When you associate a network with a zone, the DNS records created before the association are not affected. But if you edit an A, AAAA or host record after the association, Grid Manager does not allow you to save the record if its IP address is not in an associated network.
To associate an IPv4 or IPv6 network with a zone:
5. Save the configuration or click the Schedule icon at the top of the wizard to schedule this task. In the Schedule Change panel, enter a date, time, and time zone. For information, see Scheduling Tasks.
You can view the IPv4 or IPv6 networks associated with a zone from the zone editor. The tab to display network associations in zone editors is visible only if the primary server is a Grid member, a Microsoft server, or unassigned.
To view the network associations of a zone:
The Network Associations table lists the networks and their corresponding comments. You cannot change the network associations in this editor. Navigate to the DHCP Network editor of the network, to change the zone associations.
You can configure the DHCP server to store leases in a deleted DHCP range for up to one week after the leases expire. When you add a new DHCP range that includes the IP addresses of these leases or assign the DHCP range to another member within the Grid, the appliance automatically restores the active leases. You can configure this feature for the Grid, and override the configuration for members, networks, and DHCP ranges.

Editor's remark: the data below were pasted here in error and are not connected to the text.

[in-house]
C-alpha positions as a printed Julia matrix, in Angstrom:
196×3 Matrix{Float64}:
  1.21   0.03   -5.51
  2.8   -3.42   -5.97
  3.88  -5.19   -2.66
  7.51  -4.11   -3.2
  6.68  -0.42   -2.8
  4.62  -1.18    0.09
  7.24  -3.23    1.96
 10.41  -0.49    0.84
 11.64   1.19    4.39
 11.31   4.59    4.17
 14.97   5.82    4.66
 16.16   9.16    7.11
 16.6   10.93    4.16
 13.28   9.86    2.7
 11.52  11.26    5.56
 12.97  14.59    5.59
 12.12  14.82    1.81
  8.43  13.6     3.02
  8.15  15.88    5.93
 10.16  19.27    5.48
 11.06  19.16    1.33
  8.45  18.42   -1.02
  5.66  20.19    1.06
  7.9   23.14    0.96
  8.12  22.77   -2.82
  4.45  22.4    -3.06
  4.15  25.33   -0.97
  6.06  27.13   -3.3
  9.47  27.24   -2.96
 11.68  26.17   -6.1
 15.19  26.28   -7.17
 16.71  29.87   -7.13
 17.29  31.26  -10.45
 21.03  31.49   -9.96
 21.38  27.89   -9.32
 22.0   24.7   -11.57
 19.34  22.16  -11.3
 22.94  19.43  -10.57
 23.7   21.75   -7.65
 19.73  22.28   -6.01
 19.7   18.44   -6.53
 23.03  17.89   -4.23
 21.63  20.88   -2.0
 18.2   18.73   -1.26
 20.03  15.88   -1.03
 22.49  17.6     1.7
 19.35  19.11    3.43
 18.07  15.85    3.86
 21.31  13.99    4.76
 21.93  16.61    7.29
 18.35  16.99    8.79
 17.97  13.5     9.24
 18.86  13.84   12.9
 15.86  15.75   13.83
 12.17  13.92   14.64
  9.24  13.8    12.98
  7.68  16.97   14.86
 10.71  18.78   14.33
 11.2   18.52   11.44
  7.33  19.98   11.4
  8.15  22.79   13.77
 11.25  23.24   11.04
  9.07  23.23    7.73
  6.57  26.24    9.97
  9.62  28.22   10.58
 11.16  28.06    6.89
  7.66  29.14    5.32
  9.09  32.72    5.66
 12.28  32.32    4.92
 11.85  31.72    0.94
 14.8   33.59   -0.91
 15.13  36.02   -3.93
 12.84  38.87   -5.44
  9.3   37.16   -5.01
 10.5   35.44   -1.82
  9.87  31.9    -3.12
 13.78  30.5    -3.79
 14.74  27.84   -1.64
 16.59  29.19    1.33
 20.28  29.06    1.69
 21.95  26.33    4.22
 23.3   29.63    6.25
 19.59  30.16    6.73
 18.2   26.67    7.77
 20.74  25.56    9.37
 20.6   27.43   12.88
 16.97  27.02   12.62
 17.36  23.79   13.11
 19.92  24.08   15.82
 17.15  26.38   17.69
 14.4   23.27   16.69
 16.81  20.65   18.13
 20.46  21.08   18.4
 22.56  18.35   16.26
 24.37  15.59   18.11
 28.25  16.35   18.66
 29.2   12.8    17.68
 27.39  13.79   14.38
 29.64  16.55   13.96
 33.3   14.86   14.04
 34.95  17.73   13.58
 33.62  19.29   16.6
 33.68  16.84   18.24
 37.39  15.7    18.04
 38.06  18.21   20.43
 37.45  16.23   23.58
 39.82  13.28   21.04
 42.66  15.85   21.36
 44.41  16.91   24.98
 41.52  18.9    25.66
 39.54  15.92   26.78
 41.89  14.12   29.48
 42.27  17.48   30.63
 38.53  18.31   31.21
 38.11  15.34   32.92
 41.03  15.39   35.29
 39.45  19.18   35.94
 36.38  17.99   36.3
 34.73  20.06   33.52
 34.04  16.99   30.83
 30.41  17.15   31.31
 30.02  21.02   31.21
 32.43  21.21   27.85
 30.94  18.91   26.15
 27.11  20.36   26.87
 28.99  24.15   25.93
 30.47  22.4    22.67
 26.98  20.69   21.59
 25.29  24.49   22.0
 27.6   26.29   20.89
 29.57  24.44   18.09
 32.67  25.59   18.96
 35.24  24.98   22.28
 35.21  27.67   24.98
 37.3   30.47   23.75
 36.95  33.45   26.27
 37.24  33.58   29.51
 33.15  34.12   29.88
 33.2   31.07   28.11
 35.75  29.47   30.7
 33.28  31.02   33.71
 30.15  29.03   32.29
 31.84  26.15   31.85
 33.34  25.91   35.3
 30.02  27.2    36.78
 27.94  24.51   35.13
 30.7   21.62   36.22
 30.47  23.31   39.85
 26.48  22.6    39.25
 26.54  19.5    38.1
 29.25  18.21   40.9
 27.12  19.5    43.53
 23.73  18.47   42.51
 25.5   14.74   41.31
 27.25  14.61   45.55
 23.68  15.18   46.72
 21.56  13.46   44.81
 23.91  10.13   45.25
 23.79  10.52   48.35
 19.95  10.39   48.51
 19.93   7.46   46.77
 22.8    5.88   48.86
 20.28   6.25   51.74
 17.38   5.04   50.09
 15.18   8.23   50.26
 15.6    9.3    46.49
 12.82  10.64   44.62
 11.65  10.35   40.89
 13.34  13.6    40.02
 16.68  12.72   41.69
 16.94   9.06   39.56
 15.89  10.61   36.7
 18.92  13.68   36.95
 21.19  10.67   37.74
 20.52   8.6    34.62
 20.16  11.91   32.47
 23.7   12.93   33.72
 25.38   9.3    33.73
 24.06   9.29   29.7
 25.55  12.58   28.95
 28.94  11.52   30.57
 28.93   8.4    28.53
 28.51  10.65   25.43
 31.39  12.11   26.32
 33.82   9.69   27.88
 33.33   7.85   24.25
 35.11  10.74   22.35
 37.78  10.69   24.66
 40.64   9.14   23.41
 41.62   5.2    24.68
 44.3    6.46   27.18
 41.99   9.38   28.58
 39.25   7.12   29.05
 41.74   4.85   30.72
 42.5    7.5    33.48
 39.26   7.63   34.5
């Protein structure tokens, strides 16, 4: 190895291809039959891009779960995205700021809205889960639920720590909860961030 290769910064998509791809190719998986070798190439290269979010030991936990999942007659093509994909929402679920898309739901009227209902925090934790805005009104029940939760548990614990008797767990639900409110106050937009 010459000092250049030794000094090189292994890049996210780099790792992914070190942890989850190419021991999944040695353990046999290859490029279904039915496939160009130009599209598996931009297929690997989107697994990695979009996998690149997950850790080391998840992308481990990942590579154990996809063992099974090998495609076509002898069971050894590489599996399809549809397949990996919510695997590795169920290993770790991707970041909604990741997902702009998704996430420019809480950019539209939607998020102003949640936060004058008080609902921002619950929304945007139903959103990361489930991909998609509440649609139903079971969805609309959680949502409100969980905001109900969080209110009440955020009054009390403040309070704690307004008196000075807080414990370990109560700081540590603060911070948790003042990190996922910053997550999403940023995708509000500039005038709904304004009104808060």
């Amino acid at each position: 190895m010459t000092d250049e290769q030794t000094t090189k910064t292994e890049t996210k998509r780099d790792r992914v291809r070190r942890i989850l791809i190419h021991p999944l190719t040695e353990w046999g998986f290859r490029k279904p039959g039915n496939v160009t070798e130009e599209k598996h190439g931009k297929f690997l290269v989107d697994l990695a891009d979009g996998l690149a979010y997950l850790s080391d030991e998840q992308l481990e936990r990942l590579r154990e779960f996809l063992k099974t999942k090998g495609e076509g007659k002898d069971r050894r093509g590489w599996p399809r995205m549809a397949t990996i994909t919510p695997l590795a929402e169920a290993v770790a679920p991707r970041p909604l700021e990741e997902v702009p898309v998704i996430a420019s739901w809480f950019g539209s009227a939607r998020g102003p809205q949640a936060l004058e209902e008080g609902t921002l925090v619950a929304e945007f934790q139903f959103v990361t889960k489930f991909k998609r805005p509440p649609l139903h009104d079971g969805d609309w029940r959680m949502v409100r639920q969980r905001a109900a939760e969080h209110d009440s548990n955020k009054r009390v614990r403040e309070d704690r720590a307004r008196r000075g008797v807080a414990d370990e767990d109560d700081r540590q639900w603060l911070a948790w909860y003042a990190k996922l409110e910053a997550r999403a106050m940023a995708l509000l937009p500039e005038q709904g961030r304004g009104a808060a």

To keep active leases in a deleted DHCP range:
You can configure the DHCP server to capture the hostname and lease time of a fixed address when you assign an IPv4 or IPv6 fixed address to a client. The appliance displays the hostname, and the start and end time of each fixed address lease in the Current Leases panel in Grid Manager.
You can set this at the Grid level only for IPv4 and IPv6 leases.
The accumulation of free and backup DHCPv4 leases; and free, expired, and released DHCPv6 leases results in unnecessary growth of database objects. The DHCP lease scavenging feature enables member DHCP servers to automatically delete free and backup IPv4 leases; and free, expired, and released IPv6 leases that remain in the database beyond the specified period of time, thus reducing the number of database objects.
When you enable this feature for DHCPv4 leases, the appliance permanently deletes the free and backup IPv4 leases, and you can no longer view or retrieve the lease information. This option can be enabled globally at the Grid level, and more specifically for a member, shared network, network, network container, DHCP range, network template, DHCP range template.
When you enable this feature for DHCPv6 leases, the appliance permanently deletes the free, expired, and released IPv6 leases, and you can no longer view or retrieve the lease information. This option can be enabled at the Grid level, and overridden at the member level.
The period of time that you specify is the duration after the expiration date of a lease, not its release date. For example, you specify a time period of 5 days when you enable this feature. If the lease time of an IP address is 10 days, but the lease is released after five days, the appliance still deletes the lease from the database after 15 days because the IP address has been leased.